We are all exposed to nontuberculous mycobacteria (NTM), which are widely found in the environment, including the soil and water. They can even reside in our homes, for example in faucets and showerheads. But most of us don’t get sick, because our lungs are healthy and our immune systems strong.
The risk is greater for people with compromised immune systems or damaged airways due to asthma, cystic fibrosis or chronic obstructive pulmonary disease. Damaged lung tissue can be much more easily colonized by NTM bacteria. More than 80% of patients with NTM lung disease are infected by a particular strain known as Mycobacterium avium complex, or MAC. For reasons not well understood, postmenopausal women are also at higher risk of MAC infection.
Medical University of South Carolina pulmonologist Patrick Flume, M.D., first became interested in NTM lung disease when he noticed that as many as 15% of the patients he was seeing in his cystic fibrosis clinic had the disease. That led Flume, more than a decade ago, to start a monthly half-day clinic dedicated to these patients, one of the first in the nation. As NTM became more common, that clinic expanded and today runs weekly.
With the support of the South Carolina Clinical & Translational Research Institute’s Research NEXUS, Flume now runs NTM clinical trials to help to identify better therapies for these patients. He also works with NTM experts across the nation to improve our understanding of the disease and the burden it poses, both to patients and to the health care system.
Flume recently collaborated with Rebecca Prevots, Ph.D., of the National Institutes of Health, to study Medicare claims data to determine the risk of hospitalization in patients with NTM who are 65 or older. The study, published in CHEST, confirmed what was already strongly suspected—that patients with NTM who have other lung diseases are more likely to be hospitalized. But it also showed for the first time that compared with their age- and sex-matched counterparts without the disease, patients with NTM lung disease were hospitalized 20% more often and a median of 257 days earlier.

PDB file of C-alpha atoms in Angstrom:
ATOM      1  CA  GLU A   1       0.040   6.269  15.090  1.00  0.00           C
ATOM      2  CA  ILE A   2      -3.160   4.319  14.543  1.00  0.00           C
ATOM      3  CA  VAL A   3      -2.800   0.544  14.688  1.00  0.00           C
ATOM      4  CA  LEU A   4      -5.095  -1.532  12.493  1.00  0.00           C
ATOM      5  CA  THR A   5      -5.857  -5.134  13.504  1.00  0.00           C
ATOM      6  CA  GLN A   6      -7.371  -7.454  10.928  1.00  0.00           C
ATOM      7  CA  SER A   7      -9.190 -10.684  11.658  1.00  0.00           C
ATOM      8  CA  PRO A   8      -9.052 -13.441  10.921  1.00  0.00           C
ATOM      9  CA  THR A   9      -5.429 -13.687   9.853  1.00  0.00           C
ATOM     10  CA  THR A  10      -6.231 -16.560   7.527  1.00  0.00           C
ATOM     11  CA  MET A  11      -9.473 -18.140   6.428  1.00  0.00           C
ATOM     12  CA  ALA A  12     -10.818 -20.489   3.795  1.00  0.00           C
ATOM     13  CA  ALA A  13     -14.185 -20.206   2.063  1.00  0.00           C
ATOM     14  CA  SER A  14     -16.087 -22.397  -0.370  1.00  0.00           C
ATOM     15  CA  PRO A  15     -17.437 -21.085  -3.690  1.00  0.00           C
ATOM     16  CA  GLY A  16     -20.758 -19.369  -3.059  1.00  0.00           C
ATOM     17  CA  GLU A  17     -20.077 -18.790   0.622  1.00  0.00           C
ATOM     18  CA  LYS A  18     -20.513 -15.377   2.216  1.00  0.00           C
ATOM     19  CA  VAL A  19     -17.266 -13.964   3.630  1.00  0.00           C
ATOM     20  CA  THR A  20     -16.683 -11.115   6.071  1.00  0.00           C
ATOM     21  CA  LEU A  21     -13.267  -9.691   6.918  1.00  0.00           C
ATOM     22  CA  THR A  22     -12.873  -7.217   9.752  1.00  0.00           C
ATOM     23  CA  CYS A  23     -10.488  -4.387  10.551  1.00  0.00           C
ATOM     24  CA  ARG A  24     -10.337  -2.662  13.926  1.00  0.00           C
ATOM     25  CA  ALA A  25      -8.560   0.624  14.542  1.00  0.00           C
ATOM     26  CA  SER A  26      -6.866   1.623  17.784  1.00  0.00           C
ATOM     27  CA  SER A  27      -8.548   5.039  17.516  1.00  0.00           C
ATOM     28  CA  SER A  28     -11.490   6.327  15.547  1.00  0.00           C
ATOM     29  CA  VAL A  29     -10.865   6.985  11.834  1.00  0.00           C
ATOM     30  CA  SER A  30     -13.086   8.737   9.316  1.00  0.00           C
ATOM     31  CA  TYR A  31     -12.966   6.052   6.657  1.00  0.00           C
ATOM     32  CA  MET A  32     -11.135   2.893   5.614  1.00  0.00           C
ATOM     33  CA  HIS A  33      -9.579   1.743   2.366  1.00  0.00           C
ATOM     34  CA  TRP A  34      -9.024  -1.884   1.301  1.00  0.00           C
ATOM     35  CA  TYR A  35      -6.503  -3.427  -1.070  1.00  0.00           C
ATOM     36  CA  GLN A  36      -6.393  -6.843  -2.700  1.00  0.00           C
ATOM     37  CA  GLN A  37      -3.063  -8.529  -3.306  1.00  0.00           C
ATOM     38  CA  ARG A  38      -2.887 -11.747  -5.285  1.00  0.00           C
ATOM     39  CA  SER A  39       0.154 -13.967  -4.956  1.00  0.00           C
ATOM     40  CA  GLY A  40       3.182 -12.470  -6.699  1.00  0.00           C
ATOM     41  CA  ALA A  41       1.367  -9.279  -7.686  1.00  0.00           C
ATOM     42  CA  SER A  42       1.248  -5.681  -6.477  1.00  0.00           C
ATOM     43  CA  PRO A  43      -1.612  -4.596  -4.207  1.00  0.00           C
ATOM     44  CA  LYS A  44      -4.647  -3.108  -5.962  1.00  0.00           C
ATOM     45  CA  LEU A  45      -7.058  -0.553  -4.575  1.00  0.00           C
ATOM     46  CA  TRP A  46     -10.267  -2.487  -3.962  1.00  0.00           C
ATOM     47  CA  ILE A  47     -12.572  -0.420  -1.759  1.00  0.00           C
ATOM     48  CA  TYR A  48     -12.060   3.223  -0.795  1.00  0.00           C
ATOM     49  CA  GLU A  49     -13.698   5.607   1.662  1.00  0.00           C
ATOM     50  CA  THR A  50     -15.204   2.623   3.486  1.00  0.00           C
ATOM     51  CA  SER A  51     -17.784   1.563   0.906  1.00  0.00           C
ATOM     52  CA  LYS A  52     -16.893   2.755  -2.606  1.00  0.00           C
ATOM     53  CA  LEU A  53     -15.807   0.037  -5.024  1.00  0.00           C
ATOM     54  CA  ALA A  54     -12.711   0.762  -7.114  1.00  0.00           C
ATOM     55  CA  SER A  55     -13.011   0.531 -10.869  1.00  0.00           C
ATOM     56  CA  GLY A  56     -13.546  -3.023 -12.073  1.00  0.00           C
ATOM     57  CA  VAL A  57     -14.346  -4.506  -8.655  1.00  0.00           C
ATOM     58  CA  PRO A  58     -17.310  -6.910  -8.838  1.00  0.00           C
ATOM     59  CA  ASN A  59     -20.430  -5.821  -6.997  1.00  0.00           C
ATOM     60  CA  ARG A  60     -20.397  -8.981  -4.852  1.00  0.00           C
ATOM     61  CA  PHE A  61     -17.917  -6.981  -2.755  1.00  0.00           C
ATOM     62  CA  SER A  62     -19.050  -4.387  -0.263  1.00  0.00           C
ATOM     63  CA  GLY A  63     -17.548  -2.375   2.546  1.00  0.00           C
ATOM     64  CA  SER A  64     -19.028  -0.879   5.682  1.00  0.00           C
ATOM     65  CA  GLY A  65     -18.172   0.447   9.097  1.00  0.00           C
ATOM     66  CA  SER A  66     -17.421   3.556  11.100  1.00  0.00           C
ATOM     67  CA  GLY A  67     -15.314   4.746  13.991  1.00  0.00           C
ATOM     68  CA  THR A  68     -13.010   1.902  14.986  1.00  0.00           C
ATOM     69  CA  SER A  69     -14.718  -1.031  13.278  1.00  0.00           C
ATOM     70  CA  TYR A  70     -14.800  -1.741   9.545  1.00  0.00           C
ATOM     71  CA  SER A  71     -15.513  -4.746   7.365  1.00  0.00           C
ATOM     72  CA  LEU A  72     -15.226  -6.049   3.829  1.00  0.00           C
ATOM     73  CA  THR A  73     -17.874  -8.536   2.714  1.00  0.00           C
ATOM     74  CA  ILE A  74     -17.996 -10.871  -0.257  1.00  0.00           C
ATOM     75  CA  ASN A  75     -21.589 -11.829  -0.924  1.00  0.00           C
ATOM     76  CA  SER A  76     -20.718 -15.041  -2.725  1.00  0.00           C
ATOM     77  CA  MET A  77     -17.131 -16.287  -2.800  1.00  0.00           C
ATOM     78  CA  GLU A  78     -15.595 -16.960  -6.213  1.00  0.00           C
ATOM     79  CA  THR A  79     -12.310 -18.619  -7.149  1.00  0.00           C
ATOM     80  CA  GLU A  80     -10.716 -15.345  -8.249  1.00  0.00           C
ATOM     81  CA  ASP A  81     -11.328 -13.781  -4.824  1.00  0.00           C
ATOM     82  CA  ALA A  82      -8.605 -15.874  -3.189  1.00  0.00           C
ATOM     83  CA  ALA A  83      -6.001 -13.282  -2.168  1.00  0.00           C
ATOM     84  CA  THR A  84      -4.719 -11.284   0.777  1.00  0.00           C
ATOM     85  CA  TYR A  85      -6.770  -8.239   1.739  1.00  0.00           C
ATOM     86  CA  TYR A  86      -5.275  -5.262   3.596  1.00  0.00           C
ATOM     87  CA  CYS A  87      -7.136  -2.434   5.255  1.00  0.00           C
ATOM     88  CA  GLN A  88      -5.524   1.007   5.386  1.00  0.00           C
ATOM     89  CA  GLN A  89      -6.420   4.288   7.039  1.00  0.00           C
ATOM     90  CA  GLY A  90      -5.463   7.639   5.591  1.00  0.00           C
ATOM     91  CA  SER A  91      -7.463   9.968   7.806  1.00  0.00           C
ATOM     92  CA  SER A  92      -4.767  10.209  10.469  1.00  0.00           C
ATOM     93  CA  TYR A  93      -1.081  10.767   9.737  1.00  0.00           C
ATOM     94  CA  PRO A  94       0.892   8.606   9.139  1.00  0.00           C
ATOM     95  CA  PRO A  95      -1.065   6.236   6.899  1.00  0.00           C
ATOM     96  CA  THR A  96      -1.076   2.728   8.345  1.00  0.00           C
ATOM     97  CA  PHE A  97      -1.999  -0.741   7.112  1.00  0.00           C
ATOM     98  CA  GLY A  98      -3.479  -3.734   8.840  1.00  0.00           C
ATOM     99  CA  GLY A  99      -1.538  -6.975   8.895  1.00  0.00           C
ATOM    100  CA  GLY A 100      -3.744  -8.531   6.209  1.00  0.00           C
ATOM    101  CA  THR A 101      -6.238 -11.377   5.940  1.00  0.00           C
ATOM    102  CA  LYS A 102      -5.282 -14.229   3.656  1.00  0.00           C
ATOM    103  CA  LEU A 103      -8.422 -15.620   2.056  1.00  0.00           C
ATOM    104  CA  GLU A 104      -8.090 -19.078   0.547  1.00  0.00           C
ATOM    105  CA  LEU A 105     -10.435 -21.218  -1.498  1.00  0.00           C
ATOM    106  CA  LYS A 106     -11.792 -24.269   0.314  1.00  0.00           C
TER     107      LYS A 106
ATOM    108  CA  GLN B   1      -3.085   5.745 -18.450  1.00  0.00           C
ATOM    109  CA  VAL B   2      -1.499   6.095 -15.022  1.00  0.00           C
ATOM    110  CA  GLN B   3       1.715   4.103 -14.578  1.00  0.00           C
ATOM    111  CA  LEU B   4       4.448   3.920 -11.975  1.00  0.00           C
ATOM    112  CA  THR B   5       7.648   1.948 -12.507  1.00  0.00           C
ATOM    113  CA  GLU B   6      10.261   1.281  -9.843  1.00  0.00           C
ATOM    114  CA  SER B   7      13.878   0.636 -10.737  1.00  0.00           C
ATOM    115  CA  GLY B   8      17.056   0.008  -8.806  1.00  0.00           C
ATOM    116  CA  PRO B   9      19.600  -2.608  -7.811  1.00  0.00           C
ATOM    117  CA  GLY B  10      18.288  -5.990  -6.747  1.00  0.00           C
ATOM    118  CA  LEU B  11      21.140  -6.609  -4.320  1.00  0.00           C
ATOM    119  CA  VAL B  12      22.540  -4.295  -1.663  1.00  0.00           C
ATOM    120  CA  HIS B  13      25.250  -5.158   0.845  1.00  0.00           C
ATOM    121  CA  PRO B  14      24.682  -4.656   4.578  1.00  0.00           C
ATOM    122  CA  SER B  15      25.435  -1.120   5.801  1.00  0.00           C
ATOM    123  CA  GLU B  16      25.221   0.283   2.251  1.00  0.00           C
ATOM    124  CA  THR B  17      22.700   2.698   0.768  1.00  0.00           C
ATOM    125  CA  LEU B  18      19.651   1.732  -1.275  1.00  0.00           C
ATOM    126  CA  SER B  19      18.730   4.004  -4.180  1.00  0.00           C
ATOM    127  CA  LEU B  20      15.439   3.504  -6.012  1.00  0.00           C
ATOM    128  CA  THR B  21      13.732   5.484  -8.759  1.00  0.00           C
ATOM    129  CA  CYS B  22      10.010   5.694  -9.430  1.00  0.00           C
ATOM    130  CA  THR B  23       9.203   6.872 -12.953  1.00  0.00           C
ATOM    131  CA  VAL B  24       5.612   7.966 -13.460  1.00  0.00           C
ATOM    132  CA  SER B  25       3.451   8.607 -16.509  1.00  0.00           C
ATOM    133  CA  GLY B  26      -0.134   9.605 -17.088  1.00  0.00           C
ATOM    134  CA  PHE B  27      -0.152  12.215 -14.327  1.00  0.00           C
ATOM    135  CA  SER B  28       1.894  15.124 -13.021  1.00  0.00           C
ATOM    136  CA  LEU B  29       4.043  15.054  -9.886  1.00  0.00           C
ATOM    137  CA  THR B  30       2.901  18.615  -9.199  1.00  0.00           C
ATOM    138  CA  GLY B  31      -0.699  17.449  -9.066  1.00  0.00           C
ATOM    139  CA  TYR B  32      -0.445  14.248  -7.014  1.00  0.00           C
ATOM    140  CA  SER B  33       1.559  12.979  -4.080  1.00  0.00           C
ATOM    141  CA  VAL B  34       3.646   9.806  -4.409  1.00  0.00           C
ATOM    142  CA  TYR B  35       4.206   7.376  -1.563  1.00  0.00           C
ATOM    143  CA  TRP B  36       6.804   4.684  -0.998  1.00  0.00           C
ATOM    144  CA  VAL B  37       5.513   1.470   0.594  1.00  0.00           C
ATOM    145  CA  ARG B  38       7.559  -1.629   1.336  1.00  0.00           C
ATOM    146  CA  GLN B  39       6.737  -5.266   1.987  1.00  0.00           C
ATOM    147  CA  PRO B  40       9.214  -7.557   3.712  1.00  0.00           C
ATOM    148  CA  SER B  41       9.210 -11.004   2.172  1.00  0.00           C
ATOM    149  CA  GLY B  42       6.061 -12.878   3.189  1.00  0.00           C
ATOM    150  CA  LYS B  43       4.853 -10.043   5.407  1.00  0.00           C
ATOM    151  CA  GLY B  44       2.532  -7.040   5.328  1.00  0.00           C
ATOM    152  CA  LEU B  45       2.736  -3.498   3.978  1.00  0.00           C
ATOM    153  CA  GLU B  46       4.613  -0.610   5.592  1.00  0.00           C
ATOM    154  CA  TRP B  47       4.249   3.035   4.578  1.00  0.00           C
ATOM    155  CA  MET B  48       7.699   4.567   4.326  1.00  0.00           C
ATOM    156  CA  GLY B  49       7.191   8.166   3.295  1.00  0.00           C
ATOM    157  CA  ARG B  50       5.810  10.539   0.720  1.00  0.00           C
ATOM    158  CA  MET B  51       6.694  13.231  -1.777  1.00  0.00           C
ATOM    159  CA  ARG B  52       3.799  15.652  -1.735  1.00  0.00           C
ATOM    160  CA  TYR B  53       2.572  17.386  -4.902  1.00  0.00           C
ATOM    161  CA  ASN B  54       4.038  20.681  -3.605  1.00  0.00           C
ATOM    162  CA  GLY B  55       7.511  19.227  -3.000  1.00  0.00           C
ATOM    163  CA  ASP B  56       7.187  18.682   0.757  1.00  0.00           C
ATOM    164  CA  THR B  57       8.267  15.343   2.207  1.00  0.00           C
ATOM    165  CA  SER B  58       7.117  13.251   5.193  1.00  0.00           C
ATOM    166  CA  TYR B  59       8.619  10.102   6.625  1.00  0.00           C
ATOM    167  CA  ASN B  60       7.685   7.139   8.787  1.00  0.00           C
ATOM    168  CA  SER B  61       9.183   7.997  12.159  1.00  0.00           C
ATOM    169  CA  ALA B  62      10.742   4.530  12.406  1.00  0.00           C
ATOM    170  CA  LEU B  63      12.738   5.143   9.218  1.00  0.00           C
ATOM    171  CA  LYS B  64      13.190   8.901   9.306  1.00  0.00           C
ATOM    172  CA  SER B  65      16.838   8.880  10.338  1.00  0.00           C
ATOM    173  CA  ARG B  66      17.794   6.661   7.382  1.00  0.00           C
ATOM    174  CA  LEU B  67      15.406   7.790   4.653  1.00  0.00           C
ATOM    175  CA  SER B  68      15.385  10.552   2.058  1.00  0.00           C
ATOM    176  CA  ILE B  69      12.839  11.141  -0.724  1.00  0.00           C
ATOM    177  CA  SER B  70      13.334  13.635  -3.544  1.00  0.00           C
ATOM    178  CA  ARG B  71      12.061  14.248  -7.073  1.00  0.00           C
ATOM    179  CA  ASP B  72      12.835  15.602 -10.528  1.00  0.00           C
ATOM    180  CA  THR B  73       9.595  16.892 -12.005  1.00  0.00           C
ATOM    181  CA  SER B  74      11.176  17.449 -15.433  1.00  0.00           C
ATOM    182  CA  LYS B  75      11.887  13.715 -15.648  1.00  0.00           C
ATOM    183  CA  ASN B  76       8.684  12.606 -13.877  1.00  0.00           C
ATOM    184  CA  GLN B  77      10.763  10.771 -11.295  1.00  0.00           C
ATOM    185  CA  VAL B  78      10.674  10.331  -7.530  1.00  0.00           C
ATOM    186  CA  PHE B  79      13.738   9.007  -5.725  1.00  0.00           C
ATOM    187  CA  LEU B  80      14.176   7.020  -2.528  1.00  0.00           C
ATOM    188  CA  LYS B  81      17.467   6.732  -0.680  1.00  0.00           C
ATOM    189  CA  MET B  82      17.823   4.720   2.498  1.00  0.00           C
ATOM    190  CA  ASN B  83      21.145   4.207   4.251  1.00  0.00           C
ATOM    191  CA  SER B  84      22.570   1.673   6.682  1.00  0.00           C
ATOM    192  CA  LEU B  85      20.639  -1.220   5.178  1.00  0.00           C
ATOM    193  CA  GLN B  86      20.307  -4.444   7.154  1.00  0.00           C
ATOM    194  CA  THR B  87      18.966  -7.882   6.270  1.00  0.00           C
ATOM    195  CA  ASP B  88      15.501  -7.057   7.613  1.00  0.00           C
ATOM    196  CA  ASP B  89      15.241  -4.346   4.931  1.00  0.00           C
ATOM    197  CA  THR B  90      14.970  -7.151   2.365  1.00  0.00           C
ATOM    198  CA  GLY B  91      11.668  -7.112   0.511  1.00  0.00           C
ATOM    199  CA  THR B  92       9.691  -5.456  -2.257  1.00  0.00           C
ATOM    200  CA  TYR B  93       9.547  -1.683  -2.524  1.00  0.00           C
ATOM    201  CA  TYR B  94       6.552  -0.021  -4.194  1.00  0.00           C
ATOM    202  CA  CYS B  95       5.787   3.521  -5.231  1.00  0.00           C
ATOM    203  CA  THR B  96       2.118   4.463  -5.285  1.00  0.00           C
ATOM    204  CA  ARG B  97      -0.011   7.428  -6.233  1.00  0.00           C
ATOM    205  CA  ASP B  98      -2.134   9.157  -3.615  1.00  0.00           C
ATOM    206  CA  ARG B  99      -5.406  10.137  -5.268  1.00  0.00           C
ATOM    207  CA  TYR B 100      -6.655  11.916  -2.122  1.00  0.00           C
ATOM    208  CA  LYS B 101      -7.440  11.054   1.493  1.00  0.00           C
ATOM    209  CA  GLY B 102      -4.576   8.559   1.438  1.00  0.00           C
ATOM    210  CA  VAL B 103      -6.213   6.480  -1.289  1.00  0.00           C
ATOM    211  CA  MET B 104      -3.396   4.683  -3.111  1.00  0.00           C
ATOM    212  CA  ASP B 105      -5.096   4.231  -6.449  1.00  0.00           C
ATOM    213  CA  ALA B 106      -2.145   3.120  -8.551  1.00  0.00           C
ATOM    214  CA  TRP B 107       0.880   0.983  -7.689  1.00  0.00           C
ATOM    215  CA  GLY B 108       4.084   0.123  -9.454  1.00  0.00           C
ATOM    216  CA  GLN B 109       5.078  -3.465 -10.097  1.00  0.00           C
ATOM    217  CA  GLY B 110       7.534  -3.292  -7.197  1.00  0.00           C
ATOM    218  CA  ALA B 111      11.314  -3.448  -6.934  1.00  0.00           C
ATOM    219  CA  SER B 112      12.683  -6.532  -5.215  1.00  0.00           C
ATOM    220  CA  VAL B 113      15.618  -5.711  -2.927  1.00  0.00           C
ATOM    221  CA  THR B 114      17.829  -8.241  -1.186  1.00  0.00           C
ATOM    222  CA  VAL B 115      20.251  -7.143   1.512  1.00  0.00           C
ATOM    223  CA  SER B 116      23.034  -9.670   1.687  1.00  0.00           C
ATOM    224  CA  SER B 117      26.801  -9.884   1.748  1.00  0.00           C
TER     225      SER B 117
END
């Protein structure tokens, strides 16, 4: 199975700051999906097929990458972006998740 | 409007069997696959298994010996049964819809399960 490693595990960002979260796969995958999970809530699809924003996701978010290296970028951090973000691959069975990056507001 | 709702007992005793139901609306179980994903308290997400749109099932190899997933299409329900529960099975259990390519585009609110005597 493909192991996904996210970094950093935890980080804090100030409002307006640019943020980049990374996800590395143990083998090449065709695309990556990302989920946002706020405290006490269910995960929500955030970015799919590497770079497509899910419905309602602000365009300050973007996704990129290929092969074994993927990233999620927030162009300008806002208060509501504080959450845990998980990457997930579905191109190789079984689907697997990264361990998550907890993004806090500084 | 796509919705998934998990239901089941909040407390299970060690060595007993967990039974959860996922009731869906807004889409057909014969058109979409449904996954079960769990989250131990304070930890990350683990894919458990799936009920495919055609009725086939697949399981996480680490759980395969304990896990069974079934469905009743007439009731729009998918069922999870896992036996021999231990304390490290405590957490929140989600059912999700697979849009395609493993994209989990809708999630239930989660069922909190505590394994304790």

Flume and Prevots hope that the study will draw attention to NTM lung disease and the importance of improving its management.
“Our study shows that we’re seeing a substantial burden on these patients and the health system as manifested by hospitalizations,” said Flume. “So, it just gives us more evidence that we need to try and be better at identifying these patients and treating them earlier and more effectively.”
“Knowing how often patients with this condition are hospitalized allows us to measure the economic and social impact of this condition on our communities and to advocate for early detection and better treatment as well as to further research on prevention strategies.” said Prevots.
Patients with NTM lung disease can go years without a diagnosis because their symptoms—lingering cough, fatigue, fever, weight loss and sweats—are not recognized or are attributed to different diseases.
“By the time they come to us with a diagnosis, they’ve often been treated multiple times with antibiotics for respiratory symptoms before they finally figure out they’ve got MAC,” said Flume.
Once diagnosed, patients are put on a regimen of three to four antibiotics for many months, during which time sputum is cultured again to see if the infection has been cleared. Even after infection clearance, patients continue on antibiotics for an additional year.
“So we try to get someone to culture negativity and then treat them for a year past that,” said Flume. “In the NTM clinical trials I run, we’re trying to figure out if there are better regimens or even shorter regimens.”
Flume is planning to team up with Prevots again on two new projects. Together with Stephane Meystre, M.D., Ph.D., of the Biomedical Informatics Center at MUSC, they will analyze data for patients with NTM lung disease taken from the electronic health record and will work to set up a national NTM lung disease patient registry, which will help researchers to learn more about the disease and develop more effective therapies.
Flume thinks that early diagnosis is key to a better quality of life for these patients and to reduced rates of hospitalization. He encourages physicians to consider NTM infection in patients, particularly patients with other lung diseases, who show symptoms, such as a lingering cough, fatigue and fever that do not improve with antibiotics.
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